Isla San Cristóbal Things to Do

  • Cerro Las Tijeretas/Frigatebird Hill
    Cerro Las Tijeretas/Frigatebird Hill
    by MalenaN
  • Cerro Las Tijeretas/Frigatebird Hill
    Cerro Las Tijeretas/Frigatebird Hill
    by MalenaN
  • Things to Do
    by MalenaN

Most Recent Things to Do in Isla San Cristóbal

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    Cerro Brujo

    by MalenaN Updated Apr 2, 2014

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    The beach at Cerro Brujo
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    After breakfast, on the third day of the cruise with Cachalote, we visited Cerro Brujo, or in fact it was the beach below the hill Cerro Brujo that we visited. It was a lovely place! There were no other visitors but our small group there and it was very tranquil. The white sandy beach was beautiful and we walked back and forth for a while looking at all the Ghost Crabs running fast. We also saw Sally Lightfoot Crabs, Sea Lions and a Brown Pelican. In one of the small tidal pools on the rocks by the sea we saw a small octopus. Off shore, further out, you can see the rock formation called Kicker’s Rock.

    Then we snorkelled along the rocks. First the visibility was not so good, but rounding a corner the visibility got very good. While snorkelling we saw among other things: a sea lion, parrot fish, Mexican hogfish, yellow tailed surgeonfish, sergeant major, hieroglyphic hawkfish, wrasses, a big school of sardines, a big school of black striped salemas and cardinal fish in a small cave.

    I would have loved to stay longer here.

    Cerro Brujo means Warlock Hill and it has got its name from the Vermilion Flycatcher, a small red and black bird that is called Pájaro Brujo in Spanish. The Vermilion Flycatcher used to be seen on the hill, but now they are very rare there. Another explanation of the name is that Cerro Brujo has got its name from the shape of the hill, which is supposed to look like a witch hat. Cerro Brujo is an eroded tuff cone, but I don’t think it looks like a witch hat..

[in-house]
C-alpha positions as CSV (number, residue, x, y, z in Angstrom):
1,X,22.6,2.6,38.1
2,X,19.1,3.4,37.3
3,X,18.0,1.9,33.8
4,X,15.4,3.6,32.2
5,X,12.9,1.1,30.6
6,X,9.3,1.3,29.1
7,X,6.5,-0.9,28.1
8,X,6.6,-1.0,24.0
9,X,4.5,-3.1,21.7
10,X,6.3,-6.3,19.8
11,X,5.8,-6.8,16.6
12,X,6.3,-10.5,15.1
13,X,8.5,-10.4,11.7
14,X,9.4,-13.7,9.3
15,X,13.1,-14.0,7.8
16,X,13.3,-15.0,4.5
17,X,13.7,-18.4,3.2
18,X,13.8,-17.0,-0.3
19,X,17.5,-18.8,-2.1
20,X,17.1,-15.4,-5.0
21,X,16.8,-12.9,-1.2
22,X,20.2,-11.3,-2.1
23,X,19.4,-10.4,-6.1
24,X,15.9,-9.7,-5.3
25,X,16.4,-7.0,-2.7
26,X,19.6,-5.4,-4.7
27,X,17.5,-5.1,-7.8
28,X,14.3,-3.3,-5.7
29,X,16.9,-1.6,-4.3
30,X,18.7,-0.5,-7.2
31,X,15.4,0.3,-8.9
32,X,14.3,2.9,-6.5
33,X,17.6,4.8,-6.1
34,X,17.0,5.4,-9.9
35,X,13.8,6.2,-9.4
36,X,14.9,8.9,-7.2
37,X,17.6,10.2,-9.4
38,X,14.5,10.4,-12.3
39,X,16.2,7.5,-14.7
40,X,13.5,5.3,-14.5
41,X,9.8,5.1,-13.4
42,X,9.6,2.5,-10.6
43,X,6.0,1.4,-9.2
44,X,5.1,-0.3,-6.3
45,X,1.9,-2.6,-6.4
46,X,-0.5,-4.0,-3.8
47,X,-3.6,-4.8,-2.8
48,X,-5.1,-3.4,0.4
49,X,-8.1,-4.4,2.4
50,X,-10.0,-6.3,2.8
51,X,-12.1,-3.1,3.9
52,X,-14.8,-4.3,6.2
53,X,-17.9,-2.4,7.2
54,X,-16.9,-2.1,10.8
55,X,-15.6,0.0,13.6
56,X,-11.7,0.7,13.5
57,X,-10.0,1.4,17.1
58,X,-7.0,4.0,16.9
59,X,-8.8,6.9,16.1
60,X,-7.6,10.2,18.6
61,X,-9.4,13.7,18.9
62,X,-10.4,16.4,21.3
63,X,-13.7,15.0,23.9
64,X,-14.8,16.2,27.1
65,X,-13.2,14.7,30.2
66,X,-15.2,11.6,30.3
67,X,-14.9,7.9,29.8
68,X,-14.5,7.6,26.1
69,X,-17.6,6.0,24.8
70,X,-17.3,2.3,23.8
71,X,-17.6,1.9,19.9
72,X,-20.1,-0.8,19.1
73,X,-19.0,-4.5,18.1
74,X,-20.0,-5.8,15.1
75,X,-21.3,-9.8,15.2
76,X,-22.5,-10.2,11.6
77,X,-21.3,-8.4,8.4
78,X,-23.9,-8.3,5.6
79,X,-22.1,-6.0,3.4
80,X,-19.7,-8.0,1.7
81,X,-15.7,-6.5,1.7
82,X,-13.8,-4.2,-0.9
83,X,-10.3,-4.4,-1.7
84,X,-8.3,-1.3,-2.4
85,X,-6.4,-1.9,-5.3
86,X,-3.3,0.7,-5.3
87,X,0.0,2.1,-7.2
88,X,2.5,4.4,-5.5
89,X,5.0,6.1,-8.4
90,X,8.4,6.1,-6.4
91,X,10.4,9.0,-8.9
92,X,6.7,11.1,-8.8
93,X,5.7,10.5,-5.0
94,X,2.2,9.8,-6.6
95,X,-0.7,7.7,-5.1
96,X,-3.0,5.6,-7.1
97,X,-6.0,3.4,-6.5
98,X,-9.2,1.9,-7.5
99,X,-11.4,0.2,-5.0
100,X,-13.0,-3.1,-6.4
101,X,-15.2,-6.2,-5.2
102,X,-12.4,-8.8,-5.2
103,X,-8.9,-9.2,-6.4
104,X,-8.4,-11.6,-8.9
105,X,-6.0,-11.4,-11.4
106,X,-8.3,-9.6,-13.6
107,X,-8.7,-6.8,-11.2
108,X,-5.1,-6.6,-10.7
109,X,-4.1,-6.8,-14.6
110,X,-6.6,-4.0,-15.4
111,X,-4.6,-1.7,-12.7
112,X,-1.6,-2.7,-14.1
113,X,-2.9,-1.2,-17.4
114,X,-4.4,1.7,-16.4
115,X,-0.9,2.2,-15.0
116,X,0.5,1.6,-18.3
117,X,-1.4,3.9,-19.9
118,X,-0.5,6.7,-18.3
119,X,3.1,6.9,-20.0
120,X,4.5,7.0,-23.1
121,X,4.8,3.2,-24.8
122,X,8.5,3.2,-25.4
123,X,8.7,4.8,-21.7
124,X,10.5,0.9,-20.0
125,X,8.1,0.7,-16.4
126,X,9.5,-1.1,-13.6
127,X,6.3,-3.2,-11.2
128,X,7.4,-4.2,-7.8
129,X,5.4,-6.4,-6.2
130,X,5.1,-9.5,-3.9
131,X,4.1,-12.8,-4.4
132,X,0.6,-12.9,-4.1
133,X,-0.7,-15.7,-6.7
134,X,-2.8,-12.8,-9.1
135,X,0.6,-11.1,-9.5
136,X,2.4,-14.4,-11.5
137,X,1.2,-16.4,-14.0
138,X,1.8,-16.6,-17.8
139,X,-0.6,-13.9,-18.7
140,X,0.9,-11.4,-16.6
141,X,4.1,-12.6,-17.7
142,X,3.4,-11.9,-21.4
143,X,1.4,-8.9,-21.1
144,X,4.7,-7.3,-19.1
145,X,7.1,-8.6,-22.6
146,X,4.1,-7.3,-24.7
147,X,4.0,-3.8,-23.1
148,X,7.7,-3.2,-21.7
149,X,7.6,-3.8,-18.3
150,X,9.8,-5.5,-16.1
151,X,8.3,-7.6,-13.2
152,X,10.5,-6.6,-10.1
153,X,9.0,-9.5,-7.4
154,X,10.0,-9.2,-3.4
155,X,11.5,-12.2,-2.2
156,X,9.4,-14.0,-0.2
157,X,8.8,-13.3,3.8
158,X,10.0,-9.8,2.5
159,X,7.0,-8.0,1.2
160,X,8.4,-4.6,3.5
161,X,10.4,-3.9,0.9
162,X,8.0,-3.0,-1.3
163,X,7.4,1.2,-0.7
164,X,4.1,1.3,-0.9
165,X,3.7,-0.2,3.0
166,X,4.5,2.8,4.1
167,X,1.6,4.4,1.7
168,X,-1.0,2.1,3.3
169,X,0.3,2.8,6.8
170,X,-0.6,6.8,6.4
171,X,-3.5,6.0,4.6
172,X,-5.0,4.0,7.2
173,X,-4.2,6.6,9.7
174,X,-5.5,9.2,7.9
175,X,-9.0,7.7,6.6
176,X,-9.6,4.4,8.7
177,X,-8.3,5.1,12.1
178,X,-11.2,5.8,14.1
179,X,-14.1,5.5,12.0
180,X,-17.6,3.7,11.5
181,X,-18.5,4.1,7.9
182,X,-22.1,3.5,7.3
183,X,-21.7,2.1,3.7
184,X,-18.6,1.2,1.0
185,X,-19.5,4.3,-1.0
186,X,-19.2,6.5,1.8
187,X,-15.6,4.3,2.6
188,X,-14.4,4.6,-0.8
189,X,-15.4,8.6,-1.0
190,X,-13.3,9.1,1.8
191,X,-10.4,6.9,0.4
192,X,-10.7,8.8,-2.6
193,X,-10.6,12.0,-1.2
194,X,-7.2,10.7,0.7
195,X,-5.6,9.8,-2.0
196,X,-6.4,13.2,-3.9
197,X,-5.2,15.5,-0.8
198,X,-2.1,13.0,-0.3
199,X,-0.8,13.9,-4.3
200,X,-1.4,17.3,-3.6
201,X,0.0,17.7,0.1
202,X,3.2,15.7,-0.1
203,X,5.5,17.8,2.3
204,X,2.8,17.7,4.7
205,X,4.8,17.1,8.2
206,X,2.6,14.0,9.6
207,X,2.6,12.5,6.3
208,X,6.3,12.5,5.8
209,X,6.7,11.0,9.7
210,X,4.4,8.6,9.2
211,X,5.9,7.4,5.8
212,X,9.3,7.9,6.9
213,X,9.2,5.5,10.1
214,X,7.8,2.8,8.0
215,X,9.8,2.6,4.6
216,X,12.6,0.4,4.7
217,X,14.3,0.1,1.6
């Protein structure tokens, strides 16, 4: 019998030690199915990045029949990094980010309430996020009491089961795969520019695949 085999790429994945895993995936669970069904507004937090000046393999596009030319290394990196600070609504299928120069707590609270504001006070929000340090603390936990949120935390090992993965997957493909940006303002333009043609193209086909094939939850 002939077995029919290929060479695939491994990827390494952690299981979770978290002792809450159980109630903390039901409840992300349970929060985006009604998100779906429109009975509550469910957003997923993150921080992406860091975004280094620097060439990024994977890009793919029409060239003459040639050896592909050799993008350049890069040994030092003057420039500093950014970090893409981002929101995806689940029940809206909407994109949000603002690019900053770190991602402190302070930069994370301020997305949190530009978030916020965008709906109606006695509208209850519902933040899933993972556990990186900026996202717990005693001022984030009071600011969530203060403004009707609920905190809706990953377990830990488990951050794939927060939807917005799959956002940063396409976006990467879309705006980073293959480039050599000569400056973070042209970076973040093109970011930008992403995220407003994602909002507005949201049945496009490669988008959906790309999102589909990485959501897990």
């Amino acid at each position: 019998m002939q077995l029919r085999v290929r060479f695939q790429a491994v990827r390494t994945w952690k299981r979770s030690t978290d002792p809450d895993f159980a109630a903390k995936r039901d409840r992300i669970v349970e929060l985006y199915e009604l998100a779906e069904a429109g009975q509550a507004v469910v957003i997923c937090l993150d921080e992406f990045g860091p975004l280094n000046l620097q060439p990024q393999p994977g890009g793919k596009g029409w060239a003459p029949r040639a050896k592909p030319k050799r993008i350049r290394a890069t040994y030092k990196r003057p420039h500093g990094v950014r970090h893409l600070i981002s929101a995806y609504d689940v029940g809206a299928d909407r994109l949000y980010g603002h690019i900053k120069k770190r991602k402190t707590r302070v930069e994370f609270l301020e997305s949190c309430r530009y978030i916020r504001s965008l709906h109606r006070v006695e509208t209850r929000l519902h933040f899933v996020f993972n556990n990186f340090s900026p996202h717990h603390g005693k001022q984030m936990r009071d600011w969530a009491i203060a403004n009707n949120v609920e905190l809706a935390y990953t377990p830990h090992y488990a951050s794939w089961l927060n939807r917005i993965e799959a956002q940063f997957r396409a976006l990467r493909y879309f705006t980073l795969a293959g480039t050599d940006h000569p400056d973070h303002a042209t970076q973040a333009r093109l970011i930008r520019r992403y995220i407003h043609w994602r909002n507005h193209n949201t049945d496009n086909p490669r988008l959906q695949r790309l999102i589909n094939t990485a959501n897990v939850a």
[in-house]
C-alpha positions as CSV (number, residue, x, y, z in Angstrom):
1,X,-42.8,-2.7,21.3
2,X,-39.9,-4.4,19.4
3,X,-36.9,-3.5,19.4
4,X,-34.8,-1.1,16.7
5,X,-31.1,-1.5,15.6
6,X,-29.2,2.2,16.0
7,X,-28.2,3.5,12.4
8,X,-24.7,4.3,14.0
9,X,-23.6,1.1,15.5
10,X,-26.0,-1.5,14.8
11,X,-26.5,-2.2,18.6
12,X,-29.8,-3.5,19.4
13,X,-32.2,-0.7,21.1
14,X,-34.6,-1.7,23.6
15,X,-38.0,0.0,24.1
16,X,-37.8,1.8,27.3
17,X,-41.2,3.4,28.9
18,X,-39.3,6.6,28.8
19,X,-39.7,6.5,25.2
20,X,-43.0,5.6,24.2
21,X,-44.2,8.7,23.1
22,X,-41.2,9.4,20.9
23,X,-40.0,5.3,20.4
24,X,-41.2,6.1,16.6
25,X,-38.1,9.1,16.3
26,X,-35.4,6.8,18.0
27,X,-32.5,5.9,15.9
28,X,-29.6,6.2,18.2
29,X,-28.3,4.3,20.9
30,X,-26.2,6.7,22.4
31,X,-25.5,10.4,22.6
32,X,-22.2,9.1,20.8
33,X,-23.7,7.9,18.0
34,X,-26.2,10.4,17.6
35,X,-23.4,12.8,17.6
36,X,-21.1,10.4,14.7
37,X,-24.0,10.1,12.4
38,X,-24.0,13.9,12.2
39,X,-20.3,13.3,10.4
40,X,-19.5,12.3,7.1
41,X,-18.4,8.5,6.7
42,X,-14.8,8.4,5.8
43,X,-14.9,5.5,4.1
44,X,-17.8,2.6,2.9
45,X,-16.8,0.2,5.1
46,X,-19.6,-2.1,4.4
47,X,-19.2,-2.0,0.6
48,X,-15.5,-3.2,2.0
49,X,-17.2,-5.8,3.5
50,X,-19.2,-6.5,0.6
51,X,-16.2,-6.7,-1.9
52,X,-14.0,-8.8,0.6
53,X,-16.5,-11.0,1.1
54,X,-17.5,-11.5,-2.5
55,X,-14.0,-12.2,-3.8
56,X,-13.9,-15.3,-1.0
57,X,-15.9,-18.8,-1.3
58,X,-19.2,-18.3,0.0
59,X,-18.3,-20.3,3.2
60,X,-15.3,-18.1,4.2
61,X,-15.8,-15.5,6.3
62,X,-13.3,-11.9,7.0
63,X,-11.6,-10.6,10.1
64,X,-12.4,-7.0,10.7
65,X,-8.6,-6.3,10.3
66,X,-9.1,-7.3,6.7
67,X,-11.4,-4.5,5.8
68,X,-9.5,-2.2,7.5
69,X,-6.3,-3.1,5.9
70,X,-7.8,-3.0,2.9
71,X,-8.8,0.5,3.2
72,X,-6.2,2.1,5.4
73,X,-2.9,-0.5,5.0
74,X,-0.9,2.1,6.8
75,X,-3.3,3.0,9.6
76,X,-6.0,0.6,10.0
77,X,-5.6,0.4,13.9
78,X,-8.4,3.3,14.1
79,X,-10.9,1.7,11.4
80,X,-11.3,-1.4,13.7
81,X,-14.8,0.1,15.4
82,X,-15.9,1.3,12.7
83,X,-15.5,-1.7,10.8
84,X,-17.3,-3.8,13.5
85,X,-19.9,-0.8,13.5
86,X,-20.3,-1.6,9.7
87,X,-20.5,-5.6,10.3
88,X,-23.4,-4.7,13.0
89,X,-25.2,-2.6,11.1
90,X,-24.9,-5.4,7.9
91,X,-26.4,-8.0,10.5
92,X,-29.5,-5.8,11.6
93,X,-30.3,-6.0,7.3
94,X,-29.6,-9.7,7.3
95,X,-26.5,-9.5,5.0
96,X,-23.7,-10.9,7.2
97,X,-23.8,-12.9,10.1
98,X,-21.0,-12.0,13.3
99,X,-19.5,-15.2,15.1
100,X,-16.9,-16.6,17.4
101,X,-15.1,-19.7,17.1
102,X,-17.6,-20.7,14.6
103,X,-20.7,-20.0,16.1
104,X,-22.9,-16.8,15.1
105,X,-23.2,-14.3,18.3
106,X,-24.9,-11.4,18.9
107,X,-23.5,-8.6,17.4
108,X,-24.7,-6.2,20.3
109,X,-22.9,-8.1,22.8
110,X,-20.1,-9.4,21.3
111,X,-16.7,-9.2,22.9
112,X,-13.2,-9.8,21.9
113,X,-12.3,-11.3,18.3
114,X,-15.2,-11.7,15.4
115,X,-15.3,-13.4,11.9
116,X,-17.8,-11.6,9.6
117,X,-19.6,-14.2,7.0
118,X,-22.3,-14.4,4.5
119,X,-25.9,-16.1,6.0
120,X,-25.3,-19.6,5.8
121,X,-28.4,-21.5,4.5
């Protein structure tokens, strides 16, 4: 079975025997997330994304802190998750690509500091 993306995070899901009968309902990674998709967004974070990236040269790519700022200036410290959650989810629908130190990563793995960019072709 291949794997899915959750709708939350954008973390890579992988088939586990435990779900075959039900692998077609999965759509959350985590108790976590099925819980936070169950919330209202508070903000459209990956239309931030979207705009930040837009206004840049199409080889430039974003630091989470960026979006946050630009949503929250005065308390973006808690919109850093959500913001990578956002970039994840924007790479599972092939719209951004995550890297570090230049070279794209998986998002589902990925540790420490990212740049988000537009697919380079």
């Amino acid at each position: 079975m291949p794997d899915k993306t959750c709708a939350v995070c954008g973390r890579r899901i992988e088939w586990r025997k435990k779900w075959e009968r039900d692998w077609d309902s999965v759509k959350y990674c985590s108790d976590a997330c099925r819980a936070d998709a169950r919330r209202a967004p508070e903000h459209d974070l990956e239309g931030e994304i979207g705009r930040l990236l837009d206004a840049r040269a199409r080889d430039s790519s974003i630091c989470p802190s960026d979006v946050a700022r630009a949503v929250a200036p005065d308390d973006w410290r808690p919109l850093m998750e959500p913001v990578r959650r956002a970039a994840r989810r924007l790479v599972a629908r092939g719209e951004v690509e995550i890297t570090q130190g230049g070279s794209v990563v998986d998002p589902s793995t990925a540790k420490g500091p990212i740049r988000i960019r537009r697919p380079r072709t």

There is a lagoon at Cerro Brujo, which we didn’t visit. There several species of birds can be observed and in past times locals from the island used to collect salt here to use when preserving food.

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    Galapaguera de Cerro Colorado

    by MalenaN Updated Apr 2, 2014

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    Young tortoises at Galapaguera
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    After lunch we took the panga from Cachalote back to Puerto Baquerizo Moreno, where a bus waited for us to take us to Cerro Colorado Galapagos Breeding Station, Galapaguera. Galapaguera is situated on the south-eastern side of the islands, about 22km away from Puerto Baquerizo Moreno. The road there is passing through the highlands.

    At Galapaguera the San Cristobal Giant Tortoise (Geochelone chatamensis) is kept in large corals where the environment resembles their natural habitat. There used to be a population of Giant Tortoises in the south part of the island but it got extinct long ago when whalers took them as supplies to their boats. Now there is only a population in the northeast part of the island, but this population is threatened by introduced animals like rats, cats and wild goats. At Galapaguera collected eggs are kept in dark boxes for 30 days and then they are incubated for 90-110 days, at 24°C for males and at 28° for females. After hatching the juvenile tortoises are kept in growing pens for two years before they are taken to their natural habitat in the northeast part of San Cristóbal.

    There is a visitor centre and a 900m long trail to walk at Galapaguera. We walked around together with our guide Darwin who explained everything to us, but if you come here on your own you will find information boards around the trail. The vegetation is typical for dry forest and among other plants we saw San Cristóbal Sunflower, Galapagos Cotton and Manzanillo (Poisonous Apple Tree). Among the birds that we saw there were Mockingbird, Ground Finch and Woodpecker Finch.
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    Update 2013: I visited Galapaguera again when I was doing a daytrip by bike on Isla Santa Cruz. To me there seemed to be fewer tortoises in the small corrals where the young tortoises are kept, than when I had visited two years previous. When I walked the trail this time I didn’t see any big tortoises at all. I guess I was just unlucky.

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    El Junco Lagoon

    by MalenaN Updated Apr 2, 2014

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    Miconia vegetation along the path to El Junco
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    After visiting Galapaguera we went to El Junco Lagoon in the highlands of Isla San Cristóbal. El Junco is a freshwater lake, one of few in Galapagos Islands and it is a good supplier of water for the inhabitants on the island. The lake gets its water from rainwater. The diameter of the lake is 270m and the maximum depth is only 6m. El Junco is situated in an extinct crater at an altitude of 700m above sea level.

    There is a trail around the rim and from the car park and back it is 1.4km long. When it is clear the views from here are supposed to be great, but when we visited it was very misty and it rained a little, which is common at this altitude. We only got a glimpse of the lake.